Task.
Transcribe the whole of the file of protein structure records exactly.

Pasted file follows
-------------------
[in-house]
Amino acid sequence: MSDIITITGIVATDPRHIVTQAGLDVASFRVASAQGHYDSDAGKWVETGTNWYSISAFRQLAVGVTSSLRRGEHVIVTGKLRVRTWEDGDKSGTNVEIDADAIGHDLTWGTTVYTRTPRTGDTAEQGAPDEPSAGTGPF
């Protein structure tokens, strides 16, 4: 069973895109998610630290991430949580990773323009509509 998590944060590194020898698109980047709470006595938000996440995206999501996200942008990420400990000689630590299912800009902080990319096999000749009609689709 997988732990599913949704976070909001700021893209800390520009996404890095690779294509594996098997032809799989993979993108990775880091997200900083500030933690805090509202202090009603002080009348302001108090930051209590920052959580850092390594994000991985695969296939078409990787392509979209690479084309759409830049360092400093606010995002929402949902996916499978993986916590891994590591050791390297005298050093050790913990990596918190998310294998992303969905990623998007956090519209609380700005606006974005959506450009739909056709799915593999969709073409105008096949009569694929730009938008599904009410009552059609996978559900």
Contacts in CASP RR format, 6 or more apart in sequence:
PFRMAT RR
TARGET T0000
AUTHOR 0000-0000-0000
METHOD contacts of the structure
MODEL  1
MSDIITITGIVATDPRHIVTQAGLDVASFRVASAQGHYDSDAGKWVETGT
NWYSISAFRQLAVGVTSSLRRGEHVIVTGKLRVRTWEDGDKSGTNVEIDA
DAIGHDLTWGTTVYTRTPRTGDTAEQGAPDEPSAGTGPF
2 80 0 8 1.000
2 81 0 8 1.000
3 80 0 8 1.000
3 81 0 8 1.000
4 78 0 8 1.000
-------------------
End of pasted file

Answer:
[in-house]
Amino acid sequence: MSDIITITGIVATDPRHIVTQAGLDVASFRVASAQGHYDSDAGKWVETGTNWYSISAFRQLAVGVTSSLRRGEHVIVTGKLRVRTWEDGDKSGTNVEIDADAIGHDLTWGTTVYTRTPRTGDTAEQGAPDEPSAGTGPF
């Protein structure tokens, strides 16, 4: 069973895109998610630290991430949580990773323009509509 998590944060590194020898698109980047709470006595938000996440995206999501996200942008990420400990000689630590299912800009902080990319096999000749009609689709 997988732990599913949704976070909001700021893209800390520009996404890095690779294509594996098997032809799989993979993108990775880091997200900083500030933690805090509202202090009603002080009348302001108090930051209590920052959580850092390594994000991985695969296939078409990787392509979209690479084309759409830049360092400093606010995002929402949902996916499978993986916590891994590591050791390297005298050093050790913990990596918190998310294998992303969905990623998007956090519209609380700005606006974005959506450009739909056709799915593999969709073409105008096949009569694929730009938008599904009410009552059609996978559900």
Contacts in CASP RR format, 6 or more apart in sequence:
PFRMAT RR
TARGET T0000
AUTHOR 0000-0000-0000
METHOD contacts of the structure
MODEL  1
MSDIITITGIVATDPRHIVTQAGLDVASFRVASAQGHYDSDAGKWVETGT
NWYSISAFRQLAVGVTSSLRRGEHVIVTGKLRVRTWEDGDKSGTNVEIDA
DAIGHDLTWGTTVYTRTPRTGDTAEQGAPDEPSAGTGPF
2 80 0 8 1.000
2 81 0 8 1.000
3 80 0 8 1.000
3 81 0 8 1.000
4 78 0 8 1.000